The distractions, the deluge of notifications, the overwhelming amount of information, all these subjects upon which there is so much discussion about dealing with: they are only the beginning.
In a hundred years, we’ll have computer chips embedded in our bodies, integrating us more than ever into the digital world — and the vast network that connects it (a successor to the internet, and the latest of many iterations). The barriers to distraction will be lower than ever; only mental defenses will remain, like focus, discipline and restraint. Instead of a click and some keystrokes, all it will take to access Twitter — or any digital repository — will be a thought. Our brains, with the help of a processor or converter, will be able to interact directly with data and information, without the assistance of any external device.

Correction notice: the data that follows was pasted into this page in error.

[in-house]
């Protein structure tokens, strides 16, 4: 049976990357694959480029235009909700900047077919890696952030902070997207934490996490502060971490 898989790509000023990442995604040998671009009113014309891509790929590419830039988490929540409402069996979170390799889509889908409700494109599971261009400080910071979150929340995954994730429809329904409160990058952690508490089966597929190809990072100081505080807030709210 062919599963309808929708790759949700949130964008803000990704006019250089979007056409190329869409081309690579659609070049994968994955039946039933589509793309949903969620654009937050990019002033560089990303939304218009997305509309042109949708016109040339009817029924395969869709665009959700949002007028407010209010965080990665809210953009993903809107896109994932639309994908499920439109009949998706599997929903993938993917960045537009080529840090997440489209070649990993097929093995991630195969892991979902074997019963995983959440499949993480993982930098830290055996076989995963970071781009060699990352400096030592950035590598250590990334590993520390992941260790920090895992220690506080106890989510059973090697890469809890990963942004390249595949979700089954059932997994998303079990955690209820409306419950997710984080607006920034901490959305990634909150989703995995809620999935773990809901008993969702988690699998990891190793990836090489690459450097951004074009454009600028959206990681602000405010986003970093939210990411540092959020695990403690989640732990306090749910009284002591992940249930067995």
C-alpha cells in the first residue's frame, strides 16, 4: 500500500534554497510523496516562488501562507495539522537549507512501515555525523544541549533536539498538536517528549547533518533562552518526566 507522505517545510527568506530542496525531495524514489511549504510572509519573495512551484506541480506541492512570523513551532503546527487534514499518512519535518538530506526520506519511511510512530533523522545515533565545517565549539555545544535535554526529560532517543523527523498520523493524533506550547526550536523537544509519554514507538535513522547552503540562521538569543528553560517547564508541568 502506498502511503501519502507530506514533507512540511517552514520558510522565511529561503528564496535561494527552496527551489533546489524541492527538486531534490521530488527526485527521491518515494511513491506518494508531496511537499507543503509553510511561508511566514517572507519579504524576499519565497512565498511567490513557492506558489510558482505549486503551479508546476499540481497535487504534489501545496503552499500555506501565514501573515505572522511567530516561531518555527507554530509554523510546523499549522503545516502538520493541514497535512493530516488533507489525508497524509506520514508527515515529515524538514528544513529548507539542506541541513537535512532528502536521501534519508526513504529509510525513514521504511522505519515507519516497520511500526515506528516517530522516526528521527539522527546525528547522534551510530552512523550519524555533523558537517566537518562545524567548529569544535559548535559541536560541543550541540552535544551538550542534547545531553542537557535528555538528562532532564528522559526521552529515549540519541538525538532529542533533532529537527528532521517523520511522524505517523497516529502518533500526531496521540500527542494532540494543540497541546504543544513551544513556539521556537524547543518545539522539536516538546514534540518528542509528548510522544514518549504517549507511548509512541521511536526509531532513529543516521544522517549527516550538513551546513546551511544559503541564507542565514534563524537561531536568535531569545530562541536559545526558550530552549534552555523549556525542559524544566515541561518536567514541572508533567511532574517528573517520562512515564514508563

The transition will be gradual, of course. If started with phones, and other things we use already — glasses, watches, wristbands, clothing. As technology advances, the need for multiple external devices will decrease, as functionality is continuously compounded into smaller, more powerful devices, and eventually into our minds and bodies.
Every surface will be covered in advertisements and information. Touch will control anything not integrated with the chips connected to our minds.
The only solace will be to close our eyes and disable the chip (or enter an electronic-free zone, where the chip will turn off and advertisments will be static, more easily avoided) — unless the chip is performing a function essential to our survival, like regulating or preventing a mental disease, in which case it can never be off. (A rare few will reject the integration of chips, like those today who believe they don’t need the internet.)
For matters of the mind, the line between organic and digital, natural and artificial, a line that is already blurring, will be functionally irrelevant.